Usage of on-demand streaming services in the UK almost doubled in 2020, but data released this week by Ofcom reveals the number of content hours (TV episodes and films) subscribers can get from each of the popular streaming services.
Those numbers reveal that Amazon Prime Video is currently the leading content provider in the UK (in terms of total available content hours), with Netflix a close second.
However, two of the major streaming services – Sky’s NOW (formerly NOW TV) and Disney+, are still far behind, with NOW providing less than half the content hours of Prime Video / Netflix, and Disney+ providing less than a quarter (see the full numbers below).
The numbers were published as part of Ofcom’s annual “Media Nations” report, which looks at the UK’s media consumption habits.
Unsurprisingly, TV and video consumption grew considerably in 2020, in large part due to the pandemic and the UK lockdowns: total viewing of audio-visual content increased by 47 minutes to 5 hours 40 minutes per person per day in 2020 relative to 2019, with nearly all forms of video viewing increasing year on year.
However, streaming services saw the highest growth, with the viewing of on-demand services (such as Netflix and Prime Video) almost doubling in 2020.
Furthermore, streaming services were used by 60% of all UK households by Q3 2020, up from 49% a year earlier, with more than half of UK households subscribed to Netflix in 2020.
This puts Netflix at a higher subscriber rate than all the other ‘traditional’ pay-TV companies (Sky, Virgin Media, etc.) combined, as pay-TV takeup was 48% of all households by Q3 2020.
Part of Netflix’ success can be attributed to its local original programming: four of the most popular Netflix titles in Q1 2021 included UK-produced titles such as Bridgerton, The Dig, and Behind her Eyes, which were commissioned by (and exclusive to) Netflix.
Bridgerton, released on Christmas Day 2020, was a particular success for Netflix, reaching 2.8 million UK households in the last seven days of 2020, with a further 5.4 million UK Netflix households starting to watch the programme in Q1 2021, making it the highest-reaching title in that quarter.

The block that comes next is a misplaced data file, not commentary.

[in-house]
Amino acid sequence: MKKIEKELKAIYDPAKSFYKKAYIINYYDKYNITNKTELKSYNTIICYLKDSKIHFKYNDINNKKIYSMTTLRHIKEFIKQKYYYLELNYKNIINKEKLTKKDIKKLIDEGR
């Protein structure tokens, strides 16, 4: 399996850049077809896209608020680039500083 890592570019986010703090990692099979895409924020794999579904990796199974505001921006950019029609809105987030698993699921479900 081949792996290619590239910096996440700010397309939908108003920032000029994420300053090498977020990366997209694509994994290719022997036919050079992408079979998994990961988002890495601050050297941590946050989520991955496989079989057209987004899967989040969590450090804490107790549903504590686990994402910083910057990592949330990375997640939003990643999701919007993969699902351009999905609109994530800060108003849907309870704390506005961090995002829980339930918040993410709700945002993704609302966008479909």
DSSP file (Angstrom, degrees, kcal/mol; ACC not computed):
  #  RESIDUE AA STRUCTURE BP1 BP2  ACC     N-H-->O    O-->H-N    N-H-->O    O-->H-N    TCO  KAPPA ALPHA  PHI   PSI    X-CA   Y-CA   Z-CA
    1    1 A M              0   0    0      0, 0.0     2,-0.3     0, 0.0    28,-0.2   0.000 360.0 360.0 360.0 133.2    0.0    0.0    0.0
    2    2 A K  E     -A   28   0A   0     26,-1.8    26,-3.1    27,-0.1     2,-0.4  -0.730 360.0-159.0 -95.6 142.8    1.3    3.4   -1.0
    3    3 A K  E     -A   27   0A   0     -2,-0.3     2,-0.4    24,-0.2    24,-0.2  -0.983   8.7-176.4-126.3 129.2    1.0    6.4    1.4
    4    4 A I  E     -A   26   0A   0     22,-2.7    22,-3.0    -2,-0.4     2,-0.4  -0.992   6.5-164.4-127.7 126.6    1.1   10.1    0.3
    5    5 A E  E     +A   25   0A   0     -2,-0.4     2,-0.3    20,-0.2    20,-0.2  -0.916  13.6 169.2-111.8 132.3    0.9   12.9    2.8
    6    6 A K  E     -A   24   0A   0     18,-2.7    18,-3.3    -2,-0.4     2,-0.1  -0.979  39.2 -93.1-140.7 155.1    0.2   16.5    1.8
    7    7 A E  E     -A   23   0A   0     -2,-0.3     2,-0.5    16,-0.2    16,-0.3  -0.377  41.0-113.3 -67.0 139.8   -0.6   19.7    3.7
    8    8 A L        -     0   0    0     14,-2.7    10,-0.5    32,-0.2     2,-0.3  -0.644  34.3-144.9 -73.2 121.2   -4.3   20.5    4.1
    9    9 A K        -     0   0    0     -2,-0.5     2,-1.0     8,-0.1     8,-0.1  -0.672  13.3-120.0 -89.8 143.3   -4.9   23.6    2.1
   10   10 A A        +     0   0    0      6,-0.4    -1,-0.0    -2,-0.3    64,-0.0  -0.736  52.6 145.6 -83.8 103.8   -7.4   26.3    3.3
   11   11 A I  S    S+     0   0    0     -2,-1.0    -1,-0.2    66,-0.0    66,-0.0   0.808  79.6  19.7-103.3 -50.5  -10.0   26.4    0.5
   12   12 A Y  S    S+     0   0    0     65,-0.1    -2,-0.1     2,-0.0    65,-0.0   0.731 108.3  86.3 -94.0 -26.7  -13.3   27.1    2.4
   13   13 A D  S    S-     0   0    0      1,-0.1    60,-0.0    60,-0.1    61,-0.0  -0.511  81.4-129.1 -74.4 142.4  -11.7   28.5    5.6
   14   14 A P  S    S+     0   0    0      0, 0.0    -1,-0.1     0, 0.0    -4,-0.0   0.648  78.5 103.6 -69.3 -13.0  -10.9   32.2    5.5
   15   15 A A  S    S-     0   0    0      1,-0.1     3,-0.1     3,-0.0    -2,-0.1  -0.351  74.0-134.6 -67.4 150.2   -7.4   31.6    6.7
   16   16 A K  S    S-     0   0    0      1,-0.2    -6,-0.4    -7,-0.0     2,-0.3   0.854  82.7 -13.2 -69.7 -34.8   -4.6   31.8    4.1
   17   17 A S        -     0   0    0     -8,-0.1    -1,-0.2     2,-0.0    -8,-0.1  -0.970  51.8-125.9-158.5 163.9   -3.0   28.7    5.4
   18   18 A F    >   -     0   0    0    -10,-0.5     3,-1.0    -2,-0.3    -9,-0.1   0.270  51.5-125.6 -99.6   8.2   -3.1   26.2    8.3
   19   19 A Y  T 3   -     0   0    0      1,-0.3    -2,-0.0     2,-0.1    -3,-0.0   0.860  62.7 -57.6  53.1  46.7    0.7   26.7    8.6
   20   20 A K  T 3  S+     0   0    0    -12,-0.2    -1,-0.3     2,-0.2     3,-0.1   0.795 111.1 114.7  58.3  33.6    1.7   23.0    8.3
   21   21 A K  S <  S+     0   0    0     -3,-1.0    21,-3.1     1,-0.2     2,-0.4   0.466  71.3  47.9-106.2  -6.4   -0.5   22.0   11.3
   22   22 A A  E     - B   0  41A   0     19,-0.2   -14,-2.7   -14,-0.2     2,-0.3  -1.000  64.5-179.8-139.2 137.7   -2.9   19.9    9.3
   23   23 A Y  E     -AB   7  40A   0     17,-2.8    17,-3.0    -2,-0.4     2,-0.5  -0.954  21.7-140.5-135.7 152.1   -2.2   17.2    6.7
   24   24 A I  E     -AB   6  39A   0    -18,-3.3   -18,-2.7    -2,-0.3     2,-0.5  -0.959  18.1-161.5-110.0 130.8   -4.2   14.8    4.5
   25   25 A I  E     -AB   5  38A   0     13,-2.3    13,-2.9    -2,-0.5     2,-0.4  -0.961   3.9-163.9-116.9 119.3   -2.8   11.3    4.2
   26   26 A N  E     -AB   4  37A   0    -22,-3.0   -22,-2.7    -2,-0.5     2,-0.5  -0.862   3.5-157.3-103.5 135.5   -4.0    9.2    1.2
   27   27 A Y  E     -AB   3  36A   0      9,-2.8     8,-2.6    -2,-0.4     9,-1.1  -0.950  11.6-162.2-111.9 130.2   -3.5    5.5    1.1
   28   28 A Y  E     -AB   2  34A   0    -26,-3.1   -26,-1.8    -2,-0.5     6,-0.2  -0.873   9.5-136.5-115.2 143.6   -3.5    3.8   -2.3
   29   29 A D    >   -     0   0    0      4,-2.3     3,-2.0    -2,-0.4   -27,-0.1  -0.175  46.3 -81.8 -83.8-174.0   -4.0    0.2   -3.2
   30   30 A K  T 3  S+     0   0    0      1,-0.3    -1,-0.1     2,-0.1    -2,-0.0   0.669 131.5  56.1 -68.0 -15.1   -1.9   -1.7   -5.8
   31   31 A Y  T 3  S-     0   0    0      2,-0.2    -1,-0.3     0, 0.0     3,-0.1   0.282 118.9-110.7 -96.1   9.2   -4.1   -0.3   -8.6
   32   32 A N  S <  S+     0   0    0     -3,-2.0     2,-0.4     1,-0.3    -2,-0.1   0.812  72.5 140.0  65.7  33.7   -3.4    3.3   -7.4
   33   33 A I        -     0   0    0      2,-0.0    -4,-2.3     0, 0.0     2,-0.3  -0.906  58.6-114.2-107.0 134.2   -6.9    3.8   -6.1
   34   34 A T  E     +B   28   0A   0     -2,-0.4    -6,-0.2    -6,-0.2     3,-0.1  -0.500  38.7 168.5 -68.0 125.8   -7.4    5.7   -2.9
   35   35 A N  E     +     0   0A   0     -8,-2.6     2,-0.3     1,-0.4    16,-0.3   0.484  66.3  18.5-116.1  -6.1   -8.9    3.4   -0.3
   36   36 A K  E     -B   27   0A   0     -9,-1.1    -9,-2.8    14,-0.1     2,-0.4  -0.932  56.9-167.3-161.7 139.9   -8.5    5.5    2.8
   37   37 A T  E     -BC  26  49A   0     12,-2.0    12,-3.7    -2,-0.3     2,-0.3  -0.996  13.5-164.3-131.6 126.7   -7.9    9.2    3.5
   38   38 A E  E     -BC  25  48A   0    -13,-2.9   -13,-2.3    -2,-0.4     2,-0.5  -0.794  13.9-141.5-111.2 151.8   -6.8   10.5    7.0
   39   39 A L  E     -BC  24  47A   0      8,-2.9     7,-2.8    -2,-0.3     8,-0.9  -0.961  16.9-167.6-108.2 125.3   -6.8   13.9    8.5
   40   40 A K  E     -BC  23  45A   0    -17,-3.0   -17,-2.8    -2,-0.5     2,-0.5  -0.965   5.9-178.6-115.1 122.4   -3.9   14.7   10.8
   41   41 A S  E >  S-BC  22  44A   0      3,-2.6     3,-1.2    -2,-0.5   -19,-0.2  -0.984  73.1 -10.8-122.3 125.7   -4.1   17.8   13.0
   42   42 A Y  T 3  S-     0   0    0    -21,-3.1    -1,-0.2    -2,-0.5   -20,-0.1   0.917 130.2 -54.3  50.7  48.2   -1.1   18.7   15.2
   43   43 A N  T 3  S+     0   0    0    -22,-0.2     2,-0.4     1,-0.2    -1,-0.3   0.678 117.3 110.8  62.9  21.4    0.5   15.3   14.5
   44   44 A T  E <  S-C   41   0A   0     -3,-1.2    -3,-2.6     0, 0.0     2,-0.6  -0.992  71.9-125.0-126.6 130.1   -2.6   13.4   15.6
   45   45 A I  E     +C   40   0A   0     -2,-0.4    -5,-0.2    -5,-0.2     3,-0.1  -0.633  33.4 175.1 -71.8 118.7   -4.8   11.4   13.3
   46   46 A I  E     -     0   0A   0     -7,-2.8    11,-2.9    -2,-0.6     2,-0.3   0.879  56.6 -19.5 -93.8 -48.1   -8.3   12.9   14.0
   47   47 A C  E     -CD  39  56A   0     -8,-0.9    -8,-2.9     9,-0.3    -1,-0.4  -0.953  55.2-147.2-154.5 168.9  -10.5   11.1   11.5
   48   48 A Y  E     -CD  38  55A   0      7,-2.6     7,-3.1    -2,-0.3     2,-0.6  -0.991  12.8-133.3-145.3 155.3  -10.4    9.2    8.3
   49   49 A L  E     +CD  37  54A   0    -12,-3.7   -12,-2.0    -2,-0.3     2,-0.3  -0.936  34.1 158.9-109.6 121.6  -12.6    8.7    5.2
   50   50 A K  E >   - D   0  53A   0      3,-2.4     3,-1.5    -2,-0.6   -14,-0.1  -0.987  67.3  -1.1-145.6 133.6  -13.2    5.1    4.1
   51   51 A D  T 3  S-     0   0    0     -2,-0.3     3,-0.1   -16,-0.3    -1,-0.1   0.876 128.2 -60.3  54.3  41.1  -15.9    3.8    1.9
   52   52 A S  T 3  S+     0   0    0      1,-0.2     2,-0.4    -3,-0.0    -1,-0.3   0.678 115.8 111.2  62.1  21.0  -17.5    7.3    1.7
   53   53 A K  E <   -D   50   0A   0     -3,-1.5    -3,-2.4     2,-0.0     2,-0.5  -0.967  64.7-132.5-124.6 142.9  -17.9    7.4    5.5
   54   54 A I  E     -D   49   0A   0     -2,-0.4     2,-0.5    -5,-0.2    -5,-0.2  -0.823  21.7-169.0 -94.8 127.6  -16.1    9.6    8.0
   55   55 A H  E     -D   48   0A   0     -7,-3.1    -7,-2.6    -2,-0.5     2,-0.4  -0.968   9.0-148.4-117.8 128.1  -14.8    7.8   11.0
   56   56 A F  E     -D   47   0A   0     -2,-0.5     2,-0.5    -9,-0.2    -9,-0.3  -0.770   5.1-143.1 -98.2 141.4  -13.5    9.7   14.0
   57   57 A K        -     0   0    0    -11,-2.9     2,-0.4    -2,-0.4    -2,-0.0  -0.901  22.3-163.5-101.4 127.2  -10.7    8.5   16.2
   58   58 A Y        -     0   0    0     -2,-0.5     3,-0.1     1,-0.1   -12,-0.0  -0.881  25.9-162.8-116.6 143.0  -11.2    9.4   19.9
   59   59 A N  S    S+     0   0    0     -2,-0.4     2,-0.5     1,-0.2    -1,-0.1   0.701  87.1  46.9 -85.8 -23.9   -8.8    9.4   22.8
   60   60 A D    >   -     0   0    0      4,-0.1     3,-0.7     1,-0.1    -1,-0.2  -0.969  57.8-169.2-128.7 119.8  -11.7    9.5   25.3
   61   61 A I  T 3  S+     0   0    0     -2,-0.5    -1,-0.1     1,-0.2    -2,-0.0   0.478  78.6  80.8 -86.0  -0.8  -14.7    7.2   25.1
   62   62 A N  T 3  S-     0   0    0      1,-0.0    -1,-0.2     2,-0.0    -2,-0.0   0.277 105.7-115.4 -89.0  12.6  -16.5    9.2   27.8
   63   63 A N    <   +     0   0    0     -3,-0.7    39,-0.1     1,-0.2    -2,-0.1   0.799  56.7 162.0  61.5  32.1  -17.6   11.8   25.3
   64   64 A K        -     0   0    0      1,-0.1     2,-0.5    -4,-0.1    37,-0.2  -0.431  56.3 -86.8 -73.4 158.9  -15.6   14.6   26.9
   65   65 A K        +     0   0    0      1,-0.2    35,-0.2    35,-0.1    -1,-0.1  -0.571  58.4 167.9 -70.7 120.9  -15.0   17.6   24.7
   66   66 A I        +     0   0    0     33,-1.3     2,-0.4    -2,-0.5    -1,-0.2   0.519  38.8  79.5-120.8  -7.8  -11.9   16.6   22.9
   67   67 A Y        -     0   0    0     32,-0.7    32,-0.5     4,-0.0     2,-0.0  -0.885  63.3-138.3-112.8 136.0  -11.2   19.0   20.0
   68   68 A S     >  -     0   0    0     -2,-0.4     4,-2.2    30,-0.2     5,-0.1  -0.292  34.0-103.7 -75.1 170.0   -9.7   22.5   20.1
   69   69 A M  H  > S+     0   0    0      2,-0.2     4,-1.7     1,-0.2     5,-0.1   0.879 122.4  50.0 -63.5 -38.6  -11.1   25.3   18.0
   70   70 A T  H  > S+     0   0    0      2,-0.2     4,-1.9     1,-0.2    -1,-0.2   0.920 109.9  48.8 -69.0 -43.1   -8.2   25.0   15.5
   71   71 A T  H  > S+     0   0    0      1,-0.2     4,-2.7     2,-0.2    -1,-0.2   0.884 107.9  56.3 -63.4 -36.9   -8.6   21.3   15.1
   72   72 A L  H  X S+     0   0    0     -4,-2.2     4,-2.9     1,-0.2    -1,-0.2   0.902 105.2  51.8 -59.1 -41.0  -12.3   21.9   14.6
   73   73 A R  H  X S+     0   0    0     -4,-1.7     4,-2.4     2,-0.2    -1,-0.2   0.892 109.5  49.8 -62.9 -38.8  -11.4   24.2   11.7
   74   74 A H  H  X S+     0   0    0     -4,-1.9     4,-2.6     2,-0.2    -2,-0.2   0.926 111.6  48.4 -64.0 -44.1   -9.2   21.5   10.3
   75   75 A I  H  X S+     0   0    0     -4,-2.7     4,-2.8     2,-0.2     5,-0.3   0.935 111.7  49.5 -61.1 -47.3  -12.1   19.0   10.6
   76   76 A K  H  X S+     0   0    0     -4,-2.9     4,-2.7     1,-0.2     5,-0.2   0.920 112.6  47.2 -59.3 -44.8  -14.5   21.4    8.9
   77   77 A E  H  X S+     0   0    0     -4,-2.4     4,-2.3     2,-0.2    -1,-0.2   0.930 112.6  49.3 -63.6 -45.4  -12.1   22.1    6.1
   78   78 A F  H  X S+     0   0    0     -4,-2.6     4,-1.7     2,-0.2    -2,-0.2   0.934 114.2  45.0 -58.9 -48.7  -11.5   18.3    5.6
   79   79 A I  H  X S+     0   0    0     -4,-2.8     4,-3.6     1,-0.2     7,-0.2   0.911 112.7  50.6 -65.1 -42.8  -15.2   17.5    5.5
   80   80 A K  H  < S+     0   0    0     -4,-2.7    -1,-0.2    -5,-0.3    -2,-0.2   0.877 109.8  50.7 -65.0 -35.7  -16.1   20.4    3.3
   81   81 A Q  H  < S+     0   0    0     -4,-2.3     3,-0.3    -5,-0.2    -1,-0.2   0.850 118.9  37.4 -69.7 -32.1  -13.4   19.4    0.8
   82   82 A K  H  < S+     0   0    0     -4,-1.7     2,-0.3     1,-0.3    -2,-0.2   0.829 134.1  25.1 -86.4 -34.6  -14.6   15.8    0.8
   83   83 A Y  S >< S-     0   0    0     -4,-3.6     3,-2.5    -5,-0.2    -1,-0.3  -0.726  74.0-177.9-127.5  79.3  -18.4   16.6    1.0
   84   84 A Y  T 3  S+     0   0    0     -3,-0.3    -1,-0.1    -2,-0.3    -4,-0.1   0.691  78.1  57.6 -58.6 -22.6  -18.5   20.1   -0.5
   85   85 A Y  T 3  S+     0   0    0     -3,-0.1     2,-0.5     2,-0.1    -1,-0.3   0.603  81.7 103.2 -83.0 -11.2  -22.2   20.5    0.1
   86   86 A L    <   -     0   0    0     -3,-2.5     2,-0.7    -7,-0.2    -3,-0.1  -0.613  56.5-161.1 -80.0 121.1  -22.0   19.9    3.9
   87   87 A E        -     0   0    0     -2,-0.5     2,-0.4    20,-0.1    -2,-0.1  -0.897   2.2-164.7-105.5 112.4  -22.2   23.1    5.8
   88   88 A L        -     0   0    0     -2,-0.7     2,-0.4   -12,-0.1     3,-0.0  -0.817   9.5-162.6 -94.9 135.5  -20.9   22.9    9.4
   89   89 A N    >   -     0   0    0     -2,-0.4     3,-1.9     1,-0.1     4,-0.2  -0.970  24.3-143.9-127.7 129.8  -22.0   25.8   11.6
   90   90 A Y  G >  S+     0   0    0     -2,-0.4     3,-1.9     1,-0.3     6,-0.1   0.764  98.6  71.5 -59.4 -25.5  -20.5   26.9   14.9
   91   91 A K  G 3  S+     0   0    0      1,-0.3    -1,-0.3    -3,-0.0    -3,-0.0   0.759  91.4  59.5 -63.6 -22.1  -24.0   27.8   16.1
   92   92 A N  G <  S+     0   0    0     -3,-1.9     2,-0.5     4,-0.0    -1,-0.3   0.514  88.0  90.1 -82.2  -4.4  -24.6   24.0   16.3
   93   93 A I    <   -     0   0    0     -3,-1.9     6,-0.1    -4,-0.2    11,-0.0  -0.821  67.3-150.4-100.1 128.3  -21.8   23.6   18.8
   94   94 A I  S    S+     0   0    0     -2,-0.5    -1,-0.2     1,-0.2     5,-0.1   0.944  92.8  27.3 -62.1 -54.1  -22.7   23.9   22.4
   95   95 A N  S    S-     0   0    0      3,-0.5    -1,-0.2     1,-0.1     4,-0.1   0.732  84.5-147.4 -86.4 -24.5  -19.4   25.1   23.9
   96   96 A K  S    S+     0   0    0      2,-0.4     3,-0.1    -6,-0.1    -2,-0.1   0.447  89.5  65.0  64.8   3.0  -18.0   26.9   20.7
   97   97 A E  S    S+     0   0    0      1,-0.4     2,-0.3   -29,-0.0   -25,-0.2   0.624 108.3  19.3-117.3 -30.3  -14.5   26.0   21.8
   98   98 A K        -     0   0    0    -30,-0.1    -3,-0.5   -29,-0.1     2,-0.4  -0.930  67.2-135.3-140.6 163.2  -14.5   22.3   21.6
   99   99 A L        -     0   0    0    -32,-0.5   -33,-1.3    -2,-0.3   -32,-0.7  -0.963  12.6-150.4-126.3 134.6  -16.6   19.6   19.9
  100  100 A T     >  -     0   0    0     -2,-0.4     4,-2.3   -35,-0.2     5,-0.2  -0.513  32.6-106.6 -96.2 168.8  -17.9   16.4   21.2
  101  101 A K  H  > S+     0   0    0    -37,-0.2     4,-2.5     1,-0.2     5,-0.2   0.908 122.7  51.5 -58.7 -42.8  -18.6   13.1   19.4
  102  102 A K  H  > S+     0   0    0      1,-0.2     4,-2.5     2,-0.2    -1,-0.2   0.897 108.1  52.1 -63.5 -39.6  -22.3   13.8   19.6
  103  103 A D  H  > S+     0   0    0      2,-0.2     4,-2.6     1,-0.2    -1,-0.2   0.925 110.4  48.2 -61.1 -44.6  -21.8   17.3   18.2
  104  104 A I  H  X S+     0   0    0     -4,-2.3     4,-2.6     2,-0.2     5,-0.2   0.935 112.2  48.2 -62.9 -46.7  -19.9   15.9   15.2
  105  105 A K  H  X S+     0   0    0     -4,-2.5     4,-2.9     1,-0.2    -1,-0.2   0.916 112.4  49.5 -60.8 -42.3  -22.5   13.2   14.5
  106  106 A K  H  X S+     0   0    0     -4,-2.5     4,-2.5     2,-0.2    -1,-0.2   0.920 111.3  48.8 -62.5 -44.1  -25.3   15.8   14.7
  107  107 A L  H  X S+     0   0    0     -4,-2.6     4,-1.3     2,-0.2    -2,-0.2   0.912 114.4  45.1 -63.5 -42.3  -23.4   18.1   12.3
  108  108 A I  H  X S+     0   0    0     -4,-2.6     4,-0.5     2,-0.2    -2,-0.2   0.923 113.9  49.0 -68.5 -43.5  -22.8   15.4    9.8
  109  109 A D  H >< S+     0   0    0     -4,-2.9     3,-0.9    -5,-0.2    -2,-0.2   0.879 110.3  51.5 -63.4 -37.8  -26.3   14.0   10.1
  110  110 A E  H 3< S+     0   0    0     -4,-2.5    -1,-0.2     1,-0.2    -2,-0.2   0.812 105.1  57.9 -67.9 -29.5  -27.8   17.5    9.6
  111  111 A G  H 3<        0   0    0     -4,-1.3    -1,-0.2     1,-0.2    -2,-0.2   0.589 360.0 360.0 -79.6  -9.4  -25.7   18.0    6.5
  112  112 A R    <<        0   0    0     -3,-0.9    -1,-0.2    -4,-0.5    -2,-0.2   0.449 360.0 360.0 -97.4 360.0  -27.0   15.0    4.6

With public broadcasters’ streaming services also doing well, nearly half of UK adults now consider online video services to be their main way of watching TV and films.
The Most Popular Streaming Services In The UK
Netflix, with its 14.8 million households, has the lead in the UK, with Prime Video in second place standing behind with 9.5 million households, according to Ofcom’s data.
However, both services increased their subscriber bases in 2020 (with the lockdowns being a contributing factor), with each adding just over three million new households in the 12-month period to Q3 2020.
Disney+ (see our review) climbed up to the third spot in 2020 (even though it only launched in March of that year), overtaking Sky’s NOW streaming service: Disney ended Q3 2020 with 3.3 million households, and NOW had 1.9 million households.
But Disney+ seems to be a complementary streaming service, at least during 2020 – The vast majority (95%) of Disney+ subscribing households also subscribed to Netflix, Prime Video or both.
Apple TV+, which most users got for free in 2020 (by buying an Apple device), was far behind the rest with just 959,000 households.
BritBox, the streaming service from ITV and the BBC, had just 19,600 households at the time (though they have recently reported 550,000 total subscribers).
Which Streaming Service Has The Most Content Hours?
Ofcom also looked at the content libraries of all the major streaming services (including those of the public service broadcasters, like BBC iPlayer and ITV Hub).
In the first quarter of 2021, Amazon Prime Video had 41,000+ hours of content, putting it at the number one spot in terms of available content.
Netflix had 38,000+ hours of content. Those who subscribe to both Prime Video and Netflix, had had access to 20,234 distinct titles in April 2021.
NOW is in third place with 18,000 hours of content – but it’s worth remembering that NOW has three separate content memberships – Entertainment (for TV shows), Cinema and Sports – so you will only have access to 18,000 hours if you subscribe to all three plans.
Disney+ is far behind, though things have improved with the introduction of the Star category this year – in 2020, Disney+ only had 4,000 hours of content. But in 2021, with Star, content hours more than doubled to 9,000+.
Among the public broadcasters, All4 from Channel 4 is in first place with 15,000 hours of content, leaving BBC iPlayer behind with 11,000 hours of content.
Looking ahead, things aren’t likely to change considerably for Netflix, Prime Video and Disney+ – all three will keep adding content, with an emphasis on original programming, but their respective positions are likely to remain similar to what they were in this report.
Things might change for NOW, however – last week, Sky announced that its customers – including Sky subscribers – will get the US streaming service Peacock for free, when it launches in the UK later this year.
Although it’s a separate service, Peacock will add thousands of hours of content to NOW/Sky subscribers at no extra cost – though it’s still unlikely they will reach Netflix / Prime Video numbers.
Paramount+ is also coming to the UK, but will only be free to Sky Cinema subscribers – and not for NOW members.